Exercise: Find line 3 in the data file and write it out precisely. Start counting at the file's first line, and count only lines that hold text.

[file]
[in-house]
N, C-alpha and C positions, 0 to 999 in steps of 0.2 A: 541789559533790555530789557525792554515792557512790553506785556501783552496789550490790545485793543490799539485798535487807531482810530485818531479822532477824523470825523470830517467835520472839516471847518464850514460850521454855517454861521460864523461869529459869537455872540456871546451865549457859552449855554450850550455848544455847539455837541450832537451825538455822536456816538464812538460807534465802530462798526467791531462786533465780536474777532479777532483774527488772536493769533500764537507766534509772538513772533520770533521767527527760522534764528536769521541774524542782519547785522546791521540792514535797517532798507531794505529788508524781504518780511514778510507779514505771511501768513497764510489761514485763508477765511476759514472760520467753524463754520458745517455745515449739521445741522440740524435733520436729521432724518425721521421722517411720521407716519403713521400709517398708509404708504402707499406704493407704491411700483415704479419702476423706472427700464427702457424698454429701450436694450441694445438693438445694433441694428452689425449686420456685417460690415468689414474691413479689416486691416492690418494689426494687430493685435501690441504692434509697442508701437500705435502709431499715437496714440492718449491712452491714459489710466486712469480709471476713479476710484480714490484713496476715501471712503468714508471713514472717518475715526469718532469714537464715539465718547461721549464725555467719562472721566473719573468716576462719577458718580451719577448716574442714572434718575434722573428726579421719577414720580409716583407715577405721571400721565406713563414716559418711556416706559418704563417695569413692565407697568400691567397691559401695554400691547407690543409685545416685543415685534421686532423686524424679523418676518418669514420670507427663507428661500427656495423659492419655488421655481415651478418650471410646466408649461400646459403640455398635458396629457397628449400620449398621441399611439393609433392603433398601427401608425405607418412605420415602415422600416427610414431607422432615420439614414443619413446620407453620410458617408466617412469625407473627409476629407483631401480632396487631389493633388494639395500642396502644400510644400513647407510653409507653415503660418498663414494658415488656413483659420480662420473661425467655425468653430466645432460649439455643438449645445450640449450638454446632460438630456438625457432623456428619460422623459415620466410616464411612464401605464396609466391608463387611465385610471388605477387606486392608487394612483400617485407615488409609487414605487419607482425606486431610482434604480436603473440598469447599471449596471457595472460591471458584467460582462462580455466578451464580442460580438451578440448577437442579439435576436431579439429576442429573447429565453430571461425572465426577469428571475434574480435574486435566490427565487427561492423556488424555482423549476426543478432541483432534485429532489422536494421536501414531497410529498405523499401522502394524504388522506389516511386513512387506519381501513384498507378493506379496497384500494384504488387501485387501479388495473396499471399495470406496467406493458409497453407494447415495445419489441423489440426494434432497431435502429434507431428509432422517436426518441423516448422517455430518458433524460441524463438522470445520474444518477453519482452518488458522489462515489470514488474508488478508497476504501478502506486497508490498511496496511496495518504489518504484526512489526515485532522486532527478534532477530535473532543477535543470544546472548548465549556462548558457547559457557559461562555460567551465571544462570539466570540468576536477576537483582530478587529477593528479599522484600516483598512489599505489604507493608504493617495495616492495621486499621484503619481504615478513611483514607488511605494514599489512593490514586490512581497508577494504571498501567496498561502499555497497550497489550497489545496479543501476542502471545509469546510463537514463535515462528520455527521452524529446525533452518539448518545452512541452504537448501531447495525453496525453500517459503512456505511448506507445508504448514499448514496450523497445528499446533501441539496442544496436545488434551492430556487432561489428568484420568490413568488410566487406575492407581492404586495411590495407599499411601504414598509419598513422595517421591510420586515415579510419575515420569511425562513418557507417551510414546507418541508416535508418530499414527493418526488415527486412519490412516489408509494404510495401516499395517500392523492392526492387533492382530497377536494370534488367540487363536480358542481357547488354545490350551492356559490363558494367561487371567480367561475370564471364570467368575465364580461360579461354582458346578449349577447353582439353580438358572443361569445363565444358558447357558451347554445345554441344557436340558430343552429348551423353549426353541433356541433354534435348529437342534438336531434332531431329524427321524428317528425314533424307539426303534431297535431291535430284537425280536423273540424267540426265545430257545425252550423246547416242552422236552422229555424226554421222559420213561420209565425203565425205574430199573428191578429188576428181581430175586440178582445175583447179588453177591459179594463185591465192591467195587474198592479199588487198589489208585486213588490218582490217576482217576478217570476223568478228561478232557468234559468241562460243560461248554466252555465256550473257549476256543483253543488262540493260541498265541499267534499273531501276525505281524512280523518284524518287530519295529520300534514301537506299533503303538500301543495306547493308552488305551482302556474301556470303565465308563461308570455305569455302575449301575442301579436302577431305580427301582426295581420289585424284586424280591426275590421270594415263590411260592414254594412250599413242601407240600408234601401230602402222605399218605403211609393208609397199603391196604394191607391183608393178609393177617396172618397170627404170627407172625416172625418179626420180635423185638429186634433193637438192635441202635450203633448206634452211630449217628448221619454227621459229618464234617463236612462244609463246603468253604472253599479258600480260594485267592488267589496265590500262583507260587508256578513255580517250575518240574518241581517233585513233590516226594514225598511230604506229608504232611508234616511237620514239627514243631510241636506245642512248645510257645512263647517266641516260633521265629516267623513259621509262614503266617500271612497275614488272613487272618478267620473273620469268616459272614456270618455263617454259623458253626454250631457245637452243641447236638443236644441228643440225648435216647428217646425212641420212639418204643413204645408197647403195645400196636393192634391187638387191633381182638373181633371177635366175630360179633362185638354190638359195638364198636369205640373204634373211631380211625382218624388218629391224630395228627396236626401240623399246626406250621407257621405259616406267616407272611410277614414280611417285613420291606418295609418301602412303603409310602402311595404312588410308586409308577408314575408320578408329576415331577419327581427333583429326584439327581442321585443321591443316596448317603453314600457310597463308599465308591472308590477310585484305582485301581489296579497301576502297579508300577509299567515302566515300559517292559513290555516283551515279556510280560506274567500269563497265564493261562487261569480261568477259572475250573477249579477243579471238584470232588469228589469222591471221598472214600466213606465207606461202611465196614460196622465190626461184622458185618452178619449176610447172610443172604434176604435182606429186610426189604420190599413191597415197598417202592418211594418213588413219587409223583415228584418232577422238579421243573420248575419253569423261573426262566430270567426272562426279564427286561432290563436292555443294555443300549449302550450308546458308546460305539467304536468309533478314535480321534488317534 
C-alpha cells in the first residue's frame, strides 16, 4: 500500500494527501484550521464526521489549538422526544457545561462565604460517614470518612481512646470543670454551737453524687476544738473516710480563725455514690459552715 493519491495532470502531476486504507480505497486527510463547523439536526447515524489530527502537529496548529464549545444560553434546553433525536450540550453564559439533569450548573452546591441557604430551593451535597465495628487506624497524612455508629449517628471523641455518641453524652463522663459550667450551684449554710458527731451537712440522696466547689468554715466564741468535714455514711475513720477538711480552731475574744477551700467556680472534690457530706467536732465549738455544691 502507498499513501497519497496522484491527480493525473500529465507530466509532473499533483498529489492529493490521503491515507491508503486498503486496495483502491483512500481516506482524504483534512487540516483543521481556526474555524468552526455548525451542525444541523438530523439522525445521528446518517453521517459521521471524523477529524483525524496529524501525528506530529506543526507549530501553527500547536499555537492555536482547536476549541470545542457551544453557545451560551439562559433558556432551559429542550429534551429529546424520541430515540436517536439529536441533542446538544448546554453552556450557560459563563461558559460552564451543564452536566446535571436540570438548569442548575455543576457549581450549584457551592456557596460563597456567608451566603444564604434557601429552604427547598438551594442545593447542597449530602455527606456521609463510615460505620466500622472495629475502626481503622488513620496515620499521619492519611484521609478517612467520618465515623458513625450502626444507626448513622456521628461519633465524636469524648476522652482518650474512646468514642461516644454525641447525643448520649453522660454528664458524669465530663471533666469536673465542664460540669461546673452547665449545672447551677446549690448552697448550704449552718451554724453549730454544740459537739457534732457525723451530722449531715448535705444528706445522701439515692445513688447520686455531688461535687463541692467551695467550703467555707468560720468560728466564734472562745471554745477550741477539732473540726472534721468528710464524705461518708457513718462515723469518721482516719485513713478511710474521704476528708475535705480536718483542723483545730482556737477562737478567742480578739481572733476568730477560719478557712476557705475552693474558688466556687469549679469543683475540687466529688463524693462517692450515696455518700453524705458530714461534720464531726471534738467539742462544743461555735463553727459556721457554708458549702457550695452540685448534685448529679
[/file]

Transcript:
C-alpha cells in the first residue's frame, strides 16, 4: 500500500494527501484550521464526521489549538422526544457545561462565604460517614470518612481512646470543670454551737453524687476544738473516710480563725455514690459552715 493519491495532470502531476486504507480505497486527510463547523439536526447515524489530527502537529496548529464549545444560553434546553433525536450540550453564559439533569450548573452546591441557604430551593451535597465495628487506624497524612455508629449517628471523641455518641453524652463522663459550667450551684449554710458527731451537712440522696466547689468554715466564741468535714455514711475513720477538711480552731475574744477551700467556680472534690457530706467536732465549738455544691 502507498499513501497519497496522484491527480493525473500529465507530466509532473499533483498529489492529493490521503491515507491508503486498503486496495483502491483512500481516506482524504483534512487540516483543521481556526474555524468552526455548525451542525444541523438530523439522525445521528446518517453521517459521521471524523477529524483525524496529524501525528506530529506543526507549530501553527500547536499555537492555536482547536476549541470545542457551544453557545451560551439562559433558556432551559429542550429534551429529546424520541430515540436517536439529536441533542446538544448546554453552556450557560459563563461558559460552564451543564452536566446535571436540570438548569442548575455543576457549581450549584457551592456557596460563597456567608451566603444564604434557601429552604427547598438551594442545593447542597449530602455527606456521609463510615460505620466500622472495629475502626481503622488513620496515620499521619492519611484521609478517612467520618465515623458513625450502626444507626448513622456521628461519633465524636469524648476522652482518650474512646468514642461516644454525641447525643448520649453522660454528664458524669465530663471533666469536673465542664460540669461546673452547665449545672447551677446549690448552697448550704449552718451554724453549730454544740459537739457534732457525723451530722449531715448535705444528706445522701439515692445513688447520686455531688461535687463541692467551695467550703467555707468560720468560728466564734472562745471554745477550741477539732473540726472534721468528710464524705461518708457513718462515723469518721482516719485513713478511710474521704476528708475535705480536718483542723483545730482556737477562737478567742480578739481572733476568730477560719478557712476557705475552693474558688466556687469549679469543683475540687466529688463524693462517692450515696455518700453524705458530714461534720464531726471534738467539742462544743461555735463553727459556721457554708458549702457550695452540685448534685448529679